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Not having a good drainage system could cause a lot of harm to your basement and even to your lawn.
If your lawn grass is the type that doesn’t thrive so well in a permanently damp area, it would result in unhealthy-looking lawn grass. You don’t want that for your lawn.
This article will throw more light on the use of a french drain and how it works, this would help you avert the damages that could be caused to your foundation.
Before we delve into the answers to the above questions, let’s talk about what a French drain is exactly.
French drains are pipes embedded deeply into the ground that diverts water away from an area or building, like your home or office building.
It ensures that any water that builds up under the ground will be gotten rid of. This avoids negative developments on the foundation and other surrounding establishments in the area.
How do I know my French drain is clogged?
Waters that pass through the soil tend to get to the French drain carrying along soil particles that would be dumped on the drain; this keeps building up over time restricting the flow of water and completely blocking it after some time.
When you take a proper look at your lawn and find out that there is water dampening the area then there is a problem. Here are the signs of a clogged French drain:
- Negative changes in your lawn: what comes to your mind when your lawn starts having irregularities and there is a foul smell coming from it? That’s exactly what happens when your French drain is clogged. Have a proper inspection of your drainage.
- Unusual dampness: You will notice that the foundation of your house is soaking up water, you might even feel the wetness on the walls, ceilings, and the floor. This is a clear indication of a clogged drain pipe, if your drainage is not clogged it will reroute the water and release it elsewhere.
- Change in water flow: this is one of the immediate signs that your drain is clogged, there might just be something on the pipe’s way creating a blockage and preventing the smooth flow of water.
- Strange sounds from the drain: you might have experienced this, the gurgling sound you hear when water drains from your sink indicates that your drain might be clogged
Can a French drain get clogged?
Despite the efforts put into manufacturing a French drain, it still needs annual maintenance because it could also get clogged by dirt, debris, and silt just like every other drain.
It needs inspection and proper maintenance for it to continue rerouting water away from a building’s foundation, if your French drain is properly maintained it could last approximately 30 to 40 years.
How do you clear a blocked French drain?
As water seeps through the soil, it carries along soil particles that end up on your French drain.
This builds up over time making it nearly impossible for water to flow easily, this could result in a damp basement. Here are the steps on how to unclog your French drain:
- First, locate the upper opening of the drain. To do this, check for a hole in the ground surface where the drain starts.
In case you’re not certain about where it starts, then start investigating from the elevated points of your yard since the drain works by aiding water to run downward.
- Upon locating where the drain advents, run some water down it. You can use a garden hose to send water through the drainage.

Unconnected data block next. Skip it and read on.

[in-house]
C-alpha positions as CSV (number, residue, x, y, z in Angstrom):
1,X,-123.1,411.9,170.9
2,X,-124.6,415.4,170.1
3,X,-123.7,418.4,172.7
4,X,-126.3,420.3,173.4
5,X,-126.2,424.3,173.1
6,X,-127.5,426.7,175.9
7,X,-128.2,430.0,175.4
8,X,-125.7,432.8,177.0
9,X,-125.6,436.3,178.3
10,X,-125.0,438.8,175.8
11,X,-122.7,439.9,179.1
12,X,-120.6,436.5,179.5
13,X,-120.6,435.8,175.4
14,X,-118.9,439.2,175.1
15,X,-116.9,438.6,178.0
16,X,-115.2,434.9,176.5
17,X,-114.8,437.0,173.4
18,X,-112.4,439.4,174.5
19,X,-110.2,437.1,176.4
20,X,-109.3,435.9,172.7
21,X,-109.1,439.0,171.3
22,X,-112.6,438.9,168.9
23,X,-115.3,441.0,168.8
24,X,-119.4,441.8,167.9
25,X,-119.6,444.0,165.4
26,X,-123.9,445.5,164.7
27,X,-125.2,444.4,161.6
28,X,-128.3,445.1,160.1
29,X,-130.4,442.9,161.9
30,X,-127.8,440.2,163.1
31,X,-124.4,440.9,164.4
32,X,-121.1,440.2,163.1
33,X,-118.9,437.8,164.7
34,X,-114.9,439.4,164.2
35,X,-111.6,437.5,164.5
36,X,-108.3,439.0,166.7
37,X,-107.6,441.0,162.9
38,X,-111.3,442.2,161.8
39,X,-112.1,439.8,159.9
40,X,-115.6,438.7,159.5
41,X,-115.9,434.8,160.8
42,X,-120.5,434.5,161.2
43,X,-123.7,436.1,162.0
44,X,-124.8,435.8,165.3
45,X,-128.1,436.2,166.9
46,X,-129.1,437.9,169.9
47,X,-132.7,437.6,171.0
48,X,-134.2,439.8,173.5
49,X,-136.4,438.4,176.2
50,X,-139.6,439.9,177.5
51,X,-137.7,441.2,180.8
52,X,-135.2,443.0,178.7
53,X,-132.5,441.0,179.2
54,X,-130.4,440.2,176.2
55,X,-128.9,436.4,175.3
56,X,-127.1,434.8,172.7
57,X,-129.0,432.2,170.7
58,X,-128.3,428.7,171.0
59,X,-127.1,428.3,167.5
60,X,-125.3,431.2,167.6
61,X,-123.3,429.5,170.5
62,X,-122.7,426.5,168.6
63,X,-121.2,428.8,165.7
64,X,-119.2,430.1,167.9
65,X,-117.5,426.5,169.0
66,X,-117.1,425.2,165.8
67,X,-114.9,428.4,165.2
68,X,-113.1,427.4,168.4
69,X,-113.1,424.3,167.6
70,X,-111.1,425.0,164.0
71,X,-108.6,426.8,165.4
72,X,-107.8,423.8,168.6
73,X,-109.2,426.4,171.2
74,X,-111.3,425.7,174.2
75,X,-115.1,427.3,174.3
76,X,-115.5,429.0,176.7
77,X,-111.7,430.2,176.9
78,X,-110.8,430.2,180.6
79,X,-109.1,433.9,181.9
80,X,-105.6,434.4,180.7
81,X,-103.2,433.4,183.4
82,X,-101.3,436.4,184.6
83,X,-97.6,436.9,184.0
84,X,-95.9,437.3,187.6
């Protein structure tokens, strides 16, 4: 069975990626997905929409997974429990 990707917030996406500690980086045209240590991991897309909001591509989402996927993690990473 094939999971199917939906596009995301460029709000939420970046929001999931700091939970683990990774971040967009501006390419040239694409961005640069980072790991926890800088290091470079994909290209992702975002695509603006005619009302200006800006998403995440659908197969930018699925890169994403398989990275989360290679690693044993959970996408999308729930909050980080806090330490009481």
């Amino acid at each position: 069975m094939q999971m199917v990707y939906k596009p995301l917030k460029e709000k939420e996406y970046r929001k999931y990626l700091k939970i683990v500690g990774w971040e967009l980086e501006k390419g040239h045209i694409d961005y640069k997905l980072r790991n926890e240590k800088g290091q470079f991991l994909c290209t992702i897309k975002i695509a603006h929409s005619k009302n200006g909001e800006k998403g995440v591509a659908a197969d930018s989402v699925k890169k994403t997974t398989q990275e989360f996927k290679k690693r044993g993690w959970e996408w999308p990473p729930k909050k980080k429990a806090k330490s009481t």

If you notice that water is backing up instead of rushing through the drainage, then it’s a certain sign that you’re dealing with a clog. You’ll need to extract the clog to make the drain active again.
- You can use a water pressure washer to unclog a French drain. The washer works by sending water down the drainage at extremely high pressure.
It’s advisable to stand at the side of the drainage opening while sending water down the drain since it may back up upon reaching the clog.
You should aim the water towards the bottom section of the drainage. Doing so will make it easier to get rid of the clog. Remember to move the pressure washer around to clean the pipe on the sides.
- If the clogs are extremely adamant, then try to remove them with a plumber’s snake. If you’re using a water pressure washer but it doesn’t dislodge the clog, water will still back up from the drainage.
A plumber’s snake refers to lengthy piping that is inserted into blocked drainage. It stops moving further down the drainage upon reaching the clog. Once it stops moving, push it gently onto the clog.
Doing so will loosen up or break up the clog. You can break up the clog further and push it down the drainage by using the water pressure washer.
Use both the water pressure washer and the plumber’s snake to completely get rid of the clog. This way, water will freely flow down the drainage.
After carrying out these steps and the clog persists, we advise you to call a proper professional to inspect your drain and have it adequately fixed.
Recommended: 7 Simple Steps On How to Build A Rock Drainage Ditch
Can French drains fail?
Numerous homeowners fail to lodge a drainpipe in their French drain. Consequently, their drain system won’t be able to regulate heavy water flow.
The notion of a French drain is to route pooling surface water where you want it to go. However, this circumstance diminishes the effectiveness of the French drain in mitigating idle water.
It’s better to include the drainpipe with the first go-around. Someday, you’ll realize that you have to dig the French drain up to lodge the pipe later, possibly after a serious storm.
Another typical reason for French drain clogs is root intrusion from grass, shrubs, and trees. Because the drain collects moisture, plant roots invade the pipe looking for water.
In conclusion, don’t ignore a clogged French drain. We advise you to call in a professional to inspect your drain, clean it up annually, and have it adequately fixed when necessary.